The Jetsons have nothing on Colleen Pritchett 02MBA.
Pritchett, who lives in the San Francisco Bay area, became president of Aerospace, Americas for Hexcel in 2018, an advanced composite materials company that makes products for the aerospace and industrial markets. “Our materials go on all the commercial airline planes, helicopters, fighter jets, drones and launchers for satellites going into space,” she said. “The intent is to make them lighter and more fuel efficient.”
And then there are the cool, futuristic applications, such as “flying cars.”
“As cities around the world get more congested, vertical options, including urban air mobility systems such as air taxis, are being developed to take people or cargo from point A to point B,” Pritchett said. “Our Hexcel composite materials will be at the heart of urban air mobility to provide energy-efficient, reliable and cost-competitive transportation vehicles. My daughters are pretty excited about it. As my 11-year-old asks, ‘When can I get one?’”
At Hexcel, Pritchett runs a significant portion of the global company. “The definition of leadership for me is all about service and courage,” she said. “A leader needs to have the courage to take risks, to lead the team and to run the business. A great leader formulates and communicates a compelling vision of the future in a way that helps other people mobilize toward it.”
Her own approach, said Pritchett, is to be transparent and compassionate: “How you have treated people in the past will either pay off or be a detriment. You can’t fake caring, or your employees will know it. They will trust that you’re working for their benefit if you’ve built that trust. They want the straight news.”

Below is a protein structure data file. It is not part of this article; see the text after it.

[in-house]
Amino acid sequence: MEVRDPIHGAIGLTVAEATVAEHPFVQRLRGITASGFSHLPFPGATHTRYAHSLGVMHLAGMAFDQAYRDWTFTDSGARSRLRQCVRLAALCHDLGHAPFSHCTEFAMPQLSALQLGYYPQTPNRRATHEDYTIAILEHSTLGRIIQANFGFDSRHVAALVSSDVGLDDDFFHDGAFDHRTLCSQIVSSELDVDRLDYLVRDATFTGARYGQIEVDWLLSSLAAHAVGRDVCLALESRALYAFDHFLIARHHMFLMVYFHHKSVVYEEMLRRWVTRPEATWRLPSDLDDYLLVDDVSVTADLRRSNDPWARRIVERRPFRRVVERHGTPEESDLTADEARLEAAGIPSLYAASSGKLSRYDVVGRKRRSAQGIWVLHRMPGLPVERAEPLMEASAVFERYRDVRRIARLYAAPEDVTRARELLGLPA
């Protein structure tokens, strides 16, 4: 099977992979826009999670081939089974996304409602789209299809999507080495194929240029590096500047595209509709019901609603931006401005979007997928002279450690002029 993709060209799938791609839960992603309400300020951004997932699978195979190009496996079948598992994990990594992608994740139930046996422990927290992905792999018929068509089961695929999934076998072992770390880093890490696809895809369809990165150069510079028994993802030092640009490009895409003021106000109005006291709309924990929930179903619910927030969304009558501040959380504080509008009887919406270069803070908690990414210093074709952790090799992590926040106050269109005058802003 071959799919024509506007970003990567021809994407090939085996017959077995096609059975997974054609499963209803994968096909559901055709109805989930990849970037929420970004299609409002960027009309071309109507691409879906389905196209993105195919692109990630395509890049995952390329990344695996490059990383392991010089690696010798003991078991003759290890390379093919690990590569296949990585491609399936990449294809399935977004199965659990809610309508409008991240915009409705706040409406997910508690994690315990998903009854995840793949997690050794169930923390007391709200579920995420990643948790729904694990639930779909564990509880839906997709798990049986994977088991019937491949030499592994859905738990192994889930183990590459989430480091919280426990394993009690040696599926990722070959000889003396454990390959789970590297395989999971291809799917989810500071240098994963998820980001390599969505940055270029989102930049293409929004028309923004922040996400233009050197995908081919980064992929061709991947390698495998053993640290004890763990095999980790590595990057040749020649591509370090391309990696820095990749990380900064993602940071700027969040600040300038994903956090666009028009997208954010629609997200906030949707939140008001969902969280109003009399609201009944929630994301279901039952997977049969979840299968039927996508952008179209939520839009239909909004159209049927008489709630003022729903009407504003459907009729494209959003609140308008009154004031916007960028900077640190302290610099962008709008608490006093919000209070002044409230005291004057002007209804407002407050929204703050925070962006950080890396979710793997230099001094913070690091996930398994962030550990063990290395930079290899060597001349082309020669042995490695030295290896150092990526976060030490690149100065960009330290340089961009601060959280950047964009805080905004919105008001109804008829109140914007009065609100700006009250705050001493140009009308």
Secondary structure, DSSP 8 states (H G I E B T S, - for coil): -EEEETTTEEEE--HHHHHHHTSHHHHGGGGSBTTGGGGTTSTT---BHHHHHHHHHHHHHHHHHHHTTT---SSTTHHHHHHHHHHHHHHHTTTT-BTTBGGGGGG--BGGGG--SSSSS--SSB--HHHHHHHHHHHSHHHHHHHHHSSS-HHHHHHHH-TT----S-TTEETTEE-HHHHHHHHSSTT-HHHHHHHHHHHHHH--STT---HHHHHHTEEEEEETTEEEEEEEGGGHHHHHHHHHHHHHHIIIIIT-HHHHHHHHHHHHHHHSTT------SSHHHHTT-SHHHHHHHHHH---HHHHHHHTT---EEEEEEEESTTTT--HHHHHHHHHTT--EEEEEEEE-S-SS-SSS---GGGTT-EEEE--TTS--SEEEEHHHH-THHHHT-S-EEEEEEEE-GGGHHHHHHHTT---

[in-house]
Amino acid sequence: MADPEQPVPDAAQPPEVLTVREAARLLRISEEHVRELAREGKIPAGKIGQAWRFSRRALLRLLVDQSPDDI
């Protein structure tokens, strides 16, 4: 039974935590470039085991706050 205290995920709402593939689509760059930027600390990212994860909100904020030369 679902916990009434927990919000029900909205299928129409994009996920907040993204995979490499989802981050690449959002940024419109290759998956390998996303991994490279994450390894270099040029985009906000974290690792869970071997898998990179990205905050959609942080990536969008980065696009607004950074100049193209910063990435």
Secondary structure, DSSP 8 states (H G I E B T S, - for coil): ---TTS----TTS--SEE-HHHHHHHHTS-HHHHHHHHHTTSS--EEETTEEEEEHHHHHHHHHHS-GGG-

Pritchett’s philosophy was honed during the 22 years she spent at DuPont before joining Hexcel. At DuPont, she worked in a variety of leadership roles running global businesses in the U.S. and while based in Asia such as the Electronics and Communications Microcircuit Materials business based in Taiwan, and leading the Asia Pacific Performance Polymers business based in Shanghai, China. She has a bachelor’s degree in chemical engineering from Pennsylvania State University.
Even in the midst of a busy travel schedule, Pritchett makes time to stop by Goizueta. Earlier this year, she met with school staff and Dean Erika James. Pritchett remembers her time at Goizueta fondly and still stays in contact with classmates.
As the company she leads continues to push boundaries and create new inroads, so too, does Pritchett. She is a big advocate for women in business and is quick to dispel the myth that women in leadership can’t also have a successful home life.
“Some people think women can’t have a family and continue to pursue big roles and big responsibilities, based on a false assumption that their spouse is not willing to help at home and make sacrifices in support of their wife’s career,” she said. “I know a lot of ambitious women whose spouses do support them. My husband, Len Pritchett 08MEMBA, has been a tremendous support to me and our daughters as we have moved all over the world.”
Indeed, when it comes time for family, Pritchett is firm in putting boundaries in place. And, wherever they find themselves in the world, Pritchett’s family has a passion for adventures. “We loved living internationally, and we have continued to explore no matter where we live, spending time hiking, snow skiing, camping, enjoying nature and being outside.” — Mary Loftus